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FBI agent charged with attempted murder in off-duty shooting on Metro in Maryland

ROCKVILLE, Md. — An FBI agent has been charged with attempted murder in the off-duty shooting of another man on a Washington, D.C., Metro subway train last year in Montgomery County, according to court records unsealed Tuesday.

The agent, Eduardo Valdivia, was scheduled to make his initial court appearance Tuesday afternoon in Montgomery County Circuit Court on charges including attempted second-degree murder, first-degree assault and reckless endangerment.

Valdivia turned himself in to local authorities at a county jail Tuesday morning, according to Chief Deputy Maxwell Uy of the Montgomery County Sheriff’s Office.

The charges stem from a Dec. 15 shooting on a train near Medical Center Station in Bethesda. Police for the Washington Metropolitan Area Transit Authority said in a Dec. 18 statement that the agent fired multiple shots after the man had approached him that morning and they exchanged words.

The statement said the wounded man was in stable condition less than a week after the shooting. It didn’t elaborate on the nature of the “verbal exchange” between him and the agent just before the shooting.

Robert Bonsib, a lawyer for Valdivia, said in a lengthy statement that his client “has had an impeccable personal and professional background.” He joined the bureau in 2011, and at the time of the shooting, was providing “operational guidance and programmatic oversight” of FBI investigations targeting racially motivated and anti-government extremists.

Valdivia was on his way to work on the morning of the shooting when he was confronted by a man who Bonsib said “engaged in threatening and aggressive behavior” at close range.

“One does not wait to be physically attacked — one does not wait until the threat has ‘hands on you — before one is authorized to defend oneself,” Bonsib wrote. “Neither does one need to retreat — when retreat is not possible — as was not possible here when Eddie Valdivia was seated at the end of the Metro car” with his back against the wall and “no clear exit path.”

Bonsib also signaled his plans to invoke in his client’s defense the background of the man who was shot in asserting that the shooting was justified. He attached documents showing a lengthy criminal history that he said matched the identity of the shooting victim, including arrests for prior sexual misconduct — such as exposing himself — as well as unprovoked physical attacks. Bonsib said court records indicate the wounded man has a history of unpredictable and violent behavior, including an 2019 incident in which the man allegedly attacked and threatened to kill somebody at a Metro station.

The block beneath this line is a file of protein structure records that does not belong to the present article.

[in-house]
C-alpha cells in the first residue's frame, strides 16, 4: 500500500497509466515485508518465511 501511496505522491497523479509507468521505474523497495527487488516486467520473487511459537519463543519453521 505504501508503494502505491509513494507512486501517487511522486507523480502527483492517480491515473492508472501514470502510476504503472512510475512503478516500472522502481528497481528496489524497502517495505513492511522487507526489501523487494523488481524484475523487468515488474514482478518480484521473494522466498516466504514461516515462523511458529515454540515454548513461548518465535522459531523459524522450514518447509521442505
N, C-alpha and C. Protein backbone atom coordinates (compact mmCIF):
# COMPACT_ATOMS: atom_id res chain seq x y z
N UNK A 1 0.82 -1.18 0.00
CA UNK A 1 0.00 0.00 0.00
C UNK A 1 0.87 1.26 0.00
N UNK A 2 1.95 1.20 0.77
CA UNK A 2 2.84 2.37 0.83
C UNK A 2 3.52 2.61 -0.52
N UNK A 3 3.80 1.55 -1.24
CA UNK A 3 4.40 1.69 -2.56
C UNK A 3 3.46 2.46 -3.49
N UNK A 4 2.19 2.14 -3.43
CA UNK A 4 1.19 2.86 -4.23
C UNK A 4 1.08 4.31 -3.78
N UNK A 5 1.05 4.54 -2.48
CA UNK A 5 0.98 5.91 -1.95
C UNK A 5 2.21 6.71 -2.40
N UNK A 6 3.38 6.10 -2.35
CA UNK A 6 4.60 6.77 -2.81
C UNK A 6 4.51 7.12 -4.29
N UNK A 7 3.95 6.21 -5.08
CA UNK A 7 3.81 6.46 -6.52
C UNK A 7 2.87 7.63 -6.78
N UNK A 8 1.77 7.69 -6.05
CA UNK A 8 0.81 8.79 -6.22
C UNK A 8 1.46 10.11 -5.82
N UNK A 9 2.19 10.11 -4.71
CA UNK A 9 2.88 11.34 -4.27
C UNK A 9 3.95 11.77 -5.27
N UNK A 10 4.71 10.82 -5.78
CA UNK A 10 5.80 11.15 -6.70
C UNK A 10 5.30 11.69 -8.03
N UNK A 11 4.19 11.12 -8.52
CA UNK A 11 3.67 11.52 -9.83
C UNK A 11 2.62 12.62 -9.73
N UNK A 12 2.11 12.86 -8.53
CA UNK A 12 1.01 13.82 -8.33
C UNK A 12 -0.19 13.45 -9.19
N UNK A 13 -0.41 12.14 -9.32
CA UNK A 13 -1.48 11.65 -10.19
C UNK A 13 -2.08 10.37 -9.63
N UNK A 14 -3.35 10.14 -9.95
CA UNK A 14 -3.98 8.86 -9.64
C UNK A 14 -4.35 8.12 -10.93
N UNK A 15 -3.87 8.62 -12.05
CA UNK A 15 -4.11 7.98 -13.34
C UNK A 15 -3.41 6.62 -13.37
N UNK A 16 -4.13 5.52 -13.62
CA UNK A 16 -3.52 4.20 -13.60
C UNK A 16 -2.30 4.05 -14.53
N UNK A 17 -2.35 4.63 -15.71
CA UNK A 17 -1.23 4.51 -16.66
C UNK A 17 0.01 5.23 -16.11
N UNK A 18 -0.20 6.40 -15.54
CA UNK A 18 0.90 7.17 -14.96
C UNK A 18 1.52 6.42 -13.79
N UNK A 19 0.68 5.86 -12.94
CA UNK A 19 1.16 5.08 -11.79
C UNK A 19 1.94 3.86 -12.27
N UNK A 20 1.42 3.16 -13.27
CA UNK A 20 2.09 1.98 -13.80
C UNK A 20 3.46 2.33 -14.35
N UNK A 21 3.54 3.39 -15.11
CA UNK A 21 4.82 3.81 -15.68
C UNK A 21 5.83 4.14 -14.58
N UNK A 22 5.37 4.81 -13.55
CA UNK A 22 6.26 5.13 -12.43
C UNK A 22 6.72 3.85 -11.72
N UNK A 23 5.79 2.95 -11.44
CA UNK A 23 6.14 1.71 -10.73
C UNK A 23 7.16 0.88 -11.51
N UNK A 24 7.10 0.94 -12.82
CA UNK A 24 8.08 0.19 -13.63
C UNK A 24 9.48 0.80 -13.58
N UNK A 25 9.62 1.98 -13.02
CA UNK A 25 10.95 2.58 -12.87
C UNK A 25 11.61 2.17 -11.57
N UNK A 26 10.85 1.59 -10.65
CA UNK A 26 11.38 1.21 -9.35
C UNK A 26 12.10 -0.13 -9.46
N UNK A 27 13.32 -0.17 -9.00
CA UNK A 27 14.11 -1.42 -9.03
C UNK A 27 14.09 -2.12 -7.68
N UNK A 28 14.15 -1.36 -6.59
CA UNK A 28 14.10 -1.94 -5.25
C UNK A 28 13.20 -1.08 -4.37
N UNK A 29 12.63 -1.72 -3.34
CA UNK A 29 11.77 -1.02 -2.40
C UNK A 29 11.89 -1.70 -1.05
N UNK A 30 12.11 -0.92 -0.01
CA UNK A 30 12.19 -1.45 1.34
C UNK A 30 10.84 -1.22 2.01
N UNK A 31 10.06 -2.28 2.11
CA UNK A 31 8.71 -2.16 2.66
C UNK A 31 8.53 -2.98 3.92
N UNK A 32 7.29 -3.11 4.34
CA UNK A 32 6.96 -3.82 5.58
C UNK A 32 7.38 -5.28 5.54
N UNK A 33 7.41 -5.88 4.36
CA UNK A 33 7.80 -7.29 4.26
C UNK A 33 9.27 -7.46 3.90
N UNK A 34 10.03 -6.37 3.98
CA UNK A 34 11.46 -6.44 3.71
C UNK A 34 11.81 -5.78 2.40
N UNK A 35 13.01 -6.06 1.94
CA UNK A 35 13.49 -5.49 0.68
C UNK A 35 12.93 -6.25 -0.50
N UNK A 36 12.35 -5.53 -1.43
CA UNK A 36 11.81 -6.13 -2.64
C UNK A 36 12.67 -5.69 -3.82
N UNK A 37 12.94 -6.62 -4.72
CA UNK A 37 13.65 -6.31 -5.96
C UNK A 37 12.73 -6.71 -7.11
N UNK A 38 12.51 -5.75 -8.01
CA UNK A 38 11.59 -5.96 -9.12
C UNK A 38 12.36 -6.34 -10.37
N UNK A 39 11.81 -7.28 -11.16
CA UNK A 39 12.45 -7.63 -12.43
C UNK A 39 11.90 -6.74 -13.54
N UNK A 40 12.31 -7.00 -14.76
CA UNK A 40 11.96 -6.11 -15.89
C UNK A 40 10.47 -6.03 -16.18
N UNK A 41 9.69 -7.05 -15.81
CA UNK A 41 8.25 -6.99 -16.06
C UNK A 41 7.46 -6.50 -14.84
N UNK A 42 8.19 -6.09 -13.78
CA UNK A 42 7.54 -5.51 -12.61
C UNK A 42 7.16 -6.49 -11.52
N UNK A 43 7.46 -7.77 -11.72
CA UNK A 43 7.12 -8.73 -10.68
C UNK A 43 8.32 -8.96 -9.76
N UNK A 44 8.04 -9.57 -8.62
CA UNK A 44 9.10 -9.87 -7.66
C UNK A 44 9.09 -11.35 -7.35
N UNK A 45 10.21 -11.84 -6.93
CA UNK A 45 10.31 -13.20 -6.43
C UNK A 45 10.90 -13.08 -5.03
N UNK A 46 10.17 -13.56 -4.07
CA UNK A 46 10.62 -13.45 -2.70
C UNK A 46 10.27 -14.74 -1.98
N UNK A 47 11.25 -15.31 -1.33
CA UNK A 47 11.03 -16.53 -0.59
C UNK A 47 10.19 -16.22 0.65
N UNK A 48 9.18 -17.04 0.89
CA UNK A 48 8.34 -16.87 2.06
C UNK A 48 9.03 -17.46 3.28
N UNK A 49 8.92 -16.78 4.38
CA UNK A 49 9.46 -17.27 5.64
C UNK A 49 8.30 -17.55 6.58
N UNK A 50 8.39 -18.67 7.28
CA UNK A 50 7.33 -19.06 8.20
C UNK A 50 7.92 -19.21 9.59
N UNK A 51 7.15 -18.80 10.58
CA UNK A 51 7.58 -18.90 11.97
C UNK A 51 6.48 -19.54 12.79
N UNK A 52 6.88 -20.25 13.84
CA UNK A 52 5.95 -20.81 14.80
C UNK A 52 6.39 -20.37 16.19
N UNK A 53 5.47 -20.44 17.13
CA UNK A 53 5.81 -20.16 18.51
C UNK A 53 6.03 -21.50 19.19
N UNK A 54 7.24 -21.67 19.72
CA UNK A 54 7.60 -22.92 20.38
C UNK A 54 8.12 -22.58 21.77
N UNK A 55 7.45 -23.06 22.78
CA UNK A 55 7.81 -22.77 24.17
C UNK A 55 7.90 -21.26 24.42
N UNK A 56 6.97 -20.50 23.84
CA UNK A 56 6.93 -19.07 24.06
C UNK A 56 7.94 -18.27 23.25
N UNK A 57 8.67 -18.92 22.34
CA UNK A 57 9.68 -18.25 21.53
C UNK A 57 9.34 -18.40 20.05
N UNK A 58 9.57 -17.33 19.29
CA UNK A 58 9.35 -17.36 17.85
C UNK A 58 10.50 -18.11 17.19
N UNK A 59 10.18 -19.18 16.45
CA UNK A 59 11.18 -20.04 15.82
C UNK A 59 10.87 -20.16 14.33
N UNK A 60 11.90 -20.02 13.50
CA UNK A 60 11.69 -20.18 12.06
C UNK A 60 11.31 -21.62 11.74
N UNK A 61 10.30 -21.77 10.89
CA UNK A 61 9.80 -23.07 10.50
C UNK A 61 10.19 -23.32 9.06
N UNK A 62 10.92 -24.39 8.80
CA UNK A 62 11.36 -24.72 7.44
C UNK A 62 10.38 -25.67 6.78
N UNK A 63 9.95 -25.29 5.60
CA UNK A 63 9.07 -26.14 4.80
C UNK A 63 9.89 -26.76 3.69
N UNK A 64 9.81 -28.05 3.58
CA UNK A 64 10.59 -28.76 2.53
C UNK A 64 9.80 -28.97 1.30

The indictment names the man who was shot and also a second man, whom it identifies as the victim of the reckless endangerment charge.

In a statement Tuesday, a spokeswoman for the FBI’s Baltimore field office said the bureau was aware of the charges and is fully cooperating with the investigation.

“As is customary following a shooting incident, this matter will be subject to internal review,” spokeswoman Joy Jiras said.

The Metro Transit Police Department said in December that it had reviewed video footage and taken statements from Metro employees, passengers and others.

In a 911 call released in January, a witness said the agent had warned the man to back away, but the man ignored the command and instead prepared to fight him, the Washington Post reported.

“The FBI agent said: ‘Move away. I’m an FBI agent. Back away,’ ” the 911 caller said. “The other gentleman didn’t, dropped his bag, approached him to fight him.”

The caller said the FBI agent was “attacked” by the other passenger but did not describe how.

The Medical Center station serves the National Institutes of Health and Walter Reed National Military Medical Center.

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One comment


    How ridiculous. Does the State’s Attorney require the agent to allow this man to hurt him, especially after being warned numerous times to back off? To possibly disarm him and use his service weeapon on his person to harm the agent or others on the train? He had nowhere to retreat. Some decisions related to prosecutorial discretion are difficult. This one was not.